In the US, carbon dioxide emissions from electricity generation, primarily coal, have long been the main air polluter in the country, but it's about to change. Continuing its long declining trend since the 2008 financial crisis, emissions from electricity generation are about to be surpassed by emissions from the transportation sector in the US.
Unfortunately, it's not only because emissions from electricity generation are declining, but also because emissions from the transportation sector have actually increased in recent years as the economy continued to grow and gas prices are staying relatively low.
A study from the University of Michigan Energy Institute (via Technology Review), which plotted the chart seen above, attributes the decline in emissions from electricity generation to the increase in renewable energy deployment and the shift away from coal toward cleaner-burning natural gas as a way to generate electricity:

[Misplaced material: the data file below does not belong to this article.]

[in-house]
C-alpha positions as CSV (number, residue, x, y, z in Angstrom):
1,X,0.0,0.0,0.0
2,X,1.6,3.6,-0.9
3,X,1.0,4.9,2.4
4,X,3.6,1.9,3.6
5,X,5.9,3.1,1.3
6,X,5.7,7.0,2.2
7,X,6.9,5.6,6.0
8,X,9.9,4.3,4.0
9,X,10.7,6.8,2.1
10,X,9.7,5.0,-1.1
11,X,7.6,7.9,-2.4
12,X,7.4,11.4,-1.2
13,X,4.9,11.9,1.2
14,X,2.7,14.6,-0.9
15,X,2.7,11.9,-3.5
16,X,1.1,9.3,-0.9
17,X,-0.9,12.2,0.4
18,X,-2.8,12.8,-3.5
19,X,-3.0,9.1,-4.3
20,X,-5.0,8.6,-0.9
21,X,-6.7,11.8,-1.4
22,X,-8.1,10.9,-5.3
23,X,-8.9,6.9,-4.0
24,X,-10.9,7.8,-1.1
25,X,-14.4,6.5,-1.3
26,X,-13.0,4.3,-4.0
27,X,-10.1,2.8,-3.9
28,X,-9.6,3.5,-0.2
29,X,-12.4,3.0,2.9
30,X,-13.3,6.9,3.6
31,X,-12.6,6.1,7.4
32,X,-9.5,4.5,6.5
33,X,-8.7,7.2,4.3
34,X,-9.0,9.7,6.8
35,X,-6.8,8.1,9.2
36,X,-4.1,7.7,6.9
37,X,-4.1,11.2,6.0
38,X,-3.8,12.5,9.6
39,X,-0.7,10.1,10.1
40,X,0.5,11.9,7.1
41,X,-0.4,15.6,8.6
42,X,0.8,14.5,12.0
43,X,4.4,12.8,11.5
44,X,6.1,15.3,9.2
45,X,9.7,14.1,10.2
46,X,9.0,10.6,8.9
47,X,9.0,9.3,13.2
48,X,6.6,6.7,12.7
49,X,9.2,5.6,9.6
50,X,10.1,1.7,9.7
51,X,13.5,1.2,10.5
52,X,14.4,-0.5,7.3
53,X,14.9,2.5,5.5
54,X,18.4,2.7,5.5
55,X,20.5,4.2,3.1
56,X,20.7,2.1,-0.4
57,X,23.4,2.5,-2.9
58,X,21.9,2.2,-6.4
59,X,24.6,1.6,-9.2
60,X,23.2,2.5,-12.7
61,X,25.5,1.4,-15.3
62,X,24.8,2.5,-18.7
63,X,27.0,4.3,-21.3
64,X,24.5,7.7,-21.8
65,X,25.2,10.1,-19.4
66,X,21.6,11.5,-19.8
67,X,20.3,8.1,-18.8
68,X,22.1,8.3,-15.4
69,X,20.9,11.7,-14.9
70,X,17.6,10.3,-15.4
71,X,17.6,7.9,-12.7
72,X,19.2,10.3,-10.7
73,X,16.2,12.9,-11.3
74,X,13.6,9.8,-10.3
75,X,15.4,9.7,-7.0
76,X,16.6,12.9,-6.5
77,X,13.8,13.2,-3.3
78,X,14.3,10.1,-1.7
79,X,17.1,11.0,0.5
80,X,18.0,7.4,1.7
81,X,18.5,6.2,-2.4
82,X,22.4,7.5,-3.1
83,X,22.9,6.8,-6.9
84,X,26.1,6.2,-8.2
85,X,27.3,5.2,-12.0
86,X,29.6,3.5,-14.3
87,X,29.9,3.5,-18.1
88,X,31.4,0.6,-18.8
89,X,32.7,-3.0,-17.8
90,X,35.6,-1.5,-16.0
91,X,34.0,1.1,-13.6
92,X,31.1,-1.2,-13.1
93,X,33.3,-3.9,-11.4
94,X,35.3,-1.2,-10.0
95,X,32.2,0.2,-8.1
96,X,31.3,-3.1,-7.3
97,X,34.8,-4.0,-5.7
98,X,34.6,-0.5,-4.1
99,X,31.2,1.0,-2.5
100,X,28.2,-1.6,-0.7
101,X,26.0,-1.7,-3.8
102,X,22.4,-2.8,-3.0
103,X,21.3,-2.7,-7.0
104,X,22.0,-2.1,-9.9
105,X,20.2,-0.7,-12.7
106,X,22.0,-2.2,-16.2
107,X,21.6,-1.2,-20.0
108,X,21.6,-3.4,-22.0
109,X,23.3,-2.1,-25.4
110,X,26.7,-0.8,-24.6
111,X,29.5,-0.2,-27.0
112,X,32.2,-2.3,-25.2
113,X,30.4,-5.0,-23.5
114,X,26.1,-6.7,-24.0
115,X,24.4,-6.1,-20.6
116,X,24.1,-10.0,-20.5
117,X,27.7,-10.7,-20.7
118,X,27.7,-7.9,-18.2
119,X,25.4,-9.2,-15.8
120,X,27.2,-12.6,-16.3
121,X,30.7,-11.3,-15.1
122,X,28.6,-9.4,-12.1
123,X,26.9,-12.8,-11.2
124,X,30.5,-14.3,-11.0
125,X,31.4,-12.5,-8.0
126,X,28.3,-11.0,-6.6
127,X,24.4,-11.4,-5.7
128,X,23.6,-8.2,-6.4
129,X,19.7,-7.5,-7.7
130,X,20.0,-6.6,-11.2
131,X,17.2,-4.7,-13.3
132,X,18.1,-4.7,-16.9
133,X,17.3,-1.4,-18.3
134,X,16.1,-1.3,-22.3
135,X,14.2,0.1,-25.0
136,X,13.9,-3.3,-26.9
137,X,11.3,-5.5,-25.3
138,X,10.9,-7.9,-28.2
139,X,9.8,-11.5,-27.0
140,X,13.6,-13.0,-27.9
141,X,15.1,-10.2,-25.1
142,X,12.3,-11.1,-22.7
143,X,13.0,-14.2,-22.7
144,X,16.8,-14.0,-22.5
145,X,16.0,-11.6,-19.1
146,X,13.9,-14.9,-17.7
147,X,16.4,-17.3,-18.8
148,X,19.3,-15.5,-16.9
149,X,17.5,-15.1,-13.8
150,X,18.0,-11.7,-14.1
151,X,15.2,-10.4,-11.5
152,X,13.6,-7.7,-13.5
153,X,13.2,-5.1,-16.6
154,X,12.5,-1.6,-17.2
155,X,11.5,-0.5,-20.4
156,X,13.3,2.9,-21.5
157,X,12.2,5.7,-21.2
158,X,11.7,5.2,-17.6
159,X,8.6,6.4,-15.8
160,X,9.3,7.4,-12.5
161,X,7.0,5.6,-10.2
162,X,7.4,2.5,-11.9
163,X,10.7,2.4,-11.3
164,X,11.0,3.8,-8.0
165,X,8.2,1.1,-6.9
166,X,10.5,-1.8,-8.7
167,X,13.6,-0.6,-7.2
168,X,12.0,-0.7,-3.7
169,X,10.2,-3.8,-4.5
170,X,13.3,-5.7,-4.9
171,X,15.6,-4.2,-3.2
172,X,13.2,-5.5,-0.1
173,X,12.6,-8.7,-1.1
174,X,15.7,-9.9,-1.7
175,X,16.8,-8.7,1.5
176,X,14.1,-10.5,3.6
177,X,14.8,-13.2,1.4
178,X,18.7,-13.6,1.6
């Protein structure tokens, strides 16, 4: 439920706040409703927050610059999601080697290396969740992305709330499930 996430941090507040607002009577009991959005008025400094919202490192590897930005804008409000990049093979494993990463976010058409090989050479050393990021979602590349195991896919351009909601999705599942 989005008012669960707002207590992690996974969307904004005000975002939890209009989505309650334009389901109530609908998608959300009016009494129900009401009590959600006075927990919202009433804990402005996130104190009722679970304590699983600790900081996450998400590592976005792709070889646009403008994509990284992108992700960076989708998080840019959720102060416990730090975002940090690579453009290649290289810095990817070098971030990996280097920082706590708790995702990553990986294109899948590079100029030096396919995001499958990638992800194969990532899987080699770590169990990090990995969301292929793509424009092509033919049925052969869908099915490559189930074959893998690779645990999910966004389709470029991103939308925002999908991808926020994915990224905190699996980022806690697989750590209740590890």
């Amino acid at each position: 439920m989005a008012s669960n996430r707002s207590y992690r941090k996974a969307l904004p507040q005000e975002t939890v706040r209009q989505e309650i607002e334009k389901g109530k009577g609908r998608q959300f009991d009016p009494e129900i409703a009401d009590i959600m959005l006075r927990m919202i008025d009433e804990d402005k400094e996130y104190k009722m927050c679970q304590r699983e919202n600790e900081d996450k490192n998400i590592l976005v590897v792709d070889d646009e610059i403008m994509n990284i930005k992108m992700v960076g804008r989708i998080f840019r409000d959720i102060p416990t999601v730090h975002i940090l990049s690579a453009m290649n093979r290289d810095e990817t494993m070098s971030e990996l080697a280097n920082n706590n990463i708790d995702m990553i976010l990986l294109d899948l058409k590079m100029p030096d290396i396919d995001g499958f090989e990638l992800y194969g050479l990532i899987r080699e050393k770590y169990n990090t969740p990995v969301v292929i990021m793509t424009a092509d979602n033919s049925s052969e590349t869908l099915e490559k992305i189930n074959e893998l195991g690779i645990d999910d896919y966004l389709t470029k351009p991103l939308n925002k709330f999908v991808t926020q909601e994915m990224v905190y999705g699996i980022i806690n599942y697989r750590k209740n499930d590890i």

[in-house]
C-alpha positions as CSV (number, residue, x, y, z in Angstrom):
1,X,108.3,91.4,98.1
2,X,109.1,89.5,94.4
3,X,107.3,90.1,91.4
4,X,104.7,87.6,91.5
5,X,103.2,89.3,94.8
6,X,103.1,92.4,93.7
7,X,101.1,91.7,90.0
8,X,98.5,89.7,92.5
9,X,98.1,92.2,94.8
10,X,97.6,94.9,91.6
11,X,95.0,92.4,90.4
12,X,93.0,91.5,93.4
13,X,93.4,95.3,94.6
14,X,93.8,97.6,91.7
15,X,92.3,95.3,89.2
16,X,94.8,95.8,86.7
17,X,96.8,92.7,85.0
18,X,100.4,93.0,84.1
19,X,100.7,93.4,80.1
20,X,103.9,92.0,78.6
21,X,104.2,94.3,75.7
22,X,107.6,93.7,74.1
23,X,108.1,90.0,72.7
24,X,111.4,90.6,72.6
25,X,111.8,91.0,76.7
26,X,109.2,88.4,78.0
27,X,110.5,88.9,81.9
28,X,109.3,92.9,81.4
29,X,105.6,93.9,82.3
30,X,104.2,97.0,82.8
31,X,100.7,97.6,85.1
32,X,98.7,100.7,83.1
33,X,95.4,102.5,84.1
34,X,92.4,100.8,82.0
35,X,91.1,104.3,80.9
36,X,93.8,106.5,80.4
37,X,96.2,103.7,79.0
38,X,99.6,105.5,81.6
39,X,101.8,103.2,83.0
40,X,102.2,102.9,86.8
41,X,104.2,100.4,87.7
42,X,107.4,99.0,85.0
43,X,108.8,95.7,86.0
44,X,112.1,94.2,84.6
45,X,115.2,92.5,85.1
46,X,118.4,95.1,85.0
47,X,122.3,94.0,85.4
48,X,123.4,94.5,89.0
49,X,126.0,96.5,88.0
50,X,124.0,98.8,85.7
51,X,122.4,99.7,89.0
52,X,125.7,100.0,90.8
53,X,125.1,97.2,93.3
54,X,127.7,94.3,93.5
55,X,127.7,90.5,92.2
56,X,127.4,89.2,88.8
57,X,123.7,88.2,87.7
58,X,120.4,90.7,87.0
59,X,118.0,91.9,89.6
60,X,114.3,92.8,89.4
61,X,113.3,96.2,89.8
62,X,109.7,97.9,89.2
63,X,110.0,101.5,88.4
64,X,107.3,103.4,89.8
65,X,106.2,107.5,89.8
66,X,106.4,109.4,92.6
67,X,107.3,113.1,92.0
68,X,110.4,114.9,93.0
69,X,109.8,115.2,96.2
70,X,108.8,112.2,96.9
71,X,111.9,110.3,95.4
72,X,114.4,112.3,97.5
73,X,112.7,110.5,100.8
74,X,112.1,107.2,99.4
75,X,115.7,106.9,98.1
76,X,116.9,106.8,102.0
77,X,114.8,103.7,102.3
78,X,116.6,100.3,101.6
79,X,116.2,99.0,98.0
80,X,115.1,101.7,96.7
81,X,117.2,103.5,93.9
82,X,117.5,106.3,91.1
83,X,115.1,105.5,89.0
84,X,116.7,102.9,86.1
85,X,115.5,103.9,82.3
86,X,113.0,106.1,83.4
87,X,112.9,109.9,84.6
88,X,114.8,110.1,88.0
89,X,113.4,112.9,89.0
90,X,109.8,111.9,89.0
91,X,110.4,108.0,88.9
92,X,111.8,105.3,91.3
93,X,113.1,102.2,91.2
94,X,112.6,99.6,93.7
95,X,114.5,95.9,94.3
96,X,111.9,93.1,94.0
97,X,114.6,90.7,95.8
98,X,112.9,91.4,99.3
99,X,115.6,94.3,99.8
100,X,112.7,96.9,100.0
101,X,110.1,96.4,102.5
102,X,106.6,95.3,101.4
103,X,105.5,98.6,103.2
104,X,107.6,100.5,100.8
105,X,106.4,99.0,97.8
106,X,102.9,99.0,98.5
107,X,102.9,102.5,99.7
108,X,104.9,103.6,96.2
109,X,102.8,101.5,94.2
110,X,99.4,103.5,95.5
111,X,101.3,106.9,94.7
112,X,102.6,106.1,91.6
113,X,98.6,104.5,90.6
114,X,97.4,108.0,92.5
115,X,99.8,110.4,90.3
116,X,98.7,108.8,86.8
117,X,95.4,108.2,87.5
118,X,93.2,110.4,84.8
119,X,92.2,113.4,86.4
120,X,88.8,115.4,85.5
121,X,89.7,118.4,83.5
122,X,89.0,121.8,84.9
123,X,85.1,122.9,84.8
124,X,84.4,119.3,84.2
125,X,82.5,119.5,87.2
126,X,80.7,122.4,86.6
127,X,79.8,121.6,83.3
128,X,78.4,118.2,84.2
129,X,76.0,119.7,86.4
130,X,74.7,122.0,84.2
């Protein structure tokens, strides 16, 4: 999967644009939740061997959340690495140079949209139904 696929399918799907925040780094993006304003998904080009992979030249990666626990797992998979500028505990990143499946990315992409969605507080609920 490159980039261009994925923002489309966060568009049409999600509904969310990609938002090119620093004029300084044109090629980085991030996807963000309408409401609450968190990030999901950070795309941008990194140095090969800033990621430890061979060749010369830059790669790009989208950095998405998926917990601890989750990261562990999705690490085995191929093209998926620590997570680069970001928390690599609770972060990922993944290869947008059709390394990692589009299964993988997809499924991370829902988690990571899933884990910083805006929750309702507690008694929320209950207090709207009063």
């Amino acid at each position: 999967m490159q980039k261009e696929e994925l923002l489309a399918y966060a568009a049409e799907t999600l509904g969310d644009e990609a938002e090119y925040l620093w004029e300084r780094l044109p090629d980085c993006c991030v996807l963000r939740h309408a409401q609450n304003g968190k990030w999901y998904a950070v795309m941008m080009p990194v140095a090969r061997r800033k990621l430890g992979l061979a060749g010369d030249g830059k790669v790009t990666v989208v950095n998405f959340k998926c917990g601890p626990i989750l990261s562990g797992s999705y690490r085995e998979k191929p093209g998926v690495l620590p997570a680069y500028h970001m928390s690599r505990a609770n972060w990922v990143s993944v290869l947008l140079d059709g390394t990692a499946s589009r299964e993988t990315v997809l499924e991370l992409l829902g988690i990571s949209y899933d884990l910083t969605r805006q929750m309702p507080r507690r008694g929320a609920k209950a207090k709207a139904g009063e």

The study predicts that the emissions from the transportation sector will surpass those from electricity generation by the end of the year in the US.
Of course, the emissions from the transportation sector include everything from planes to trucks to passenger cars. Therefore, it may take some time before electric vehicles have a significant impact, but the fact that electricity generation is becoming cleaner is a good sign that the impact of EVs will be more significant.
The electric cars on the road today are being powered by electricity that on average creates significantly less emissions than just a few years ago. The trend is likely to continue with the cost of solar going down and deployment of capacity going up.
Ultimately, it means that vehicles with combustion engines that we replace by electric powertrains have a greater impact on emissions today than ever before.
Source and top image: Elektrek
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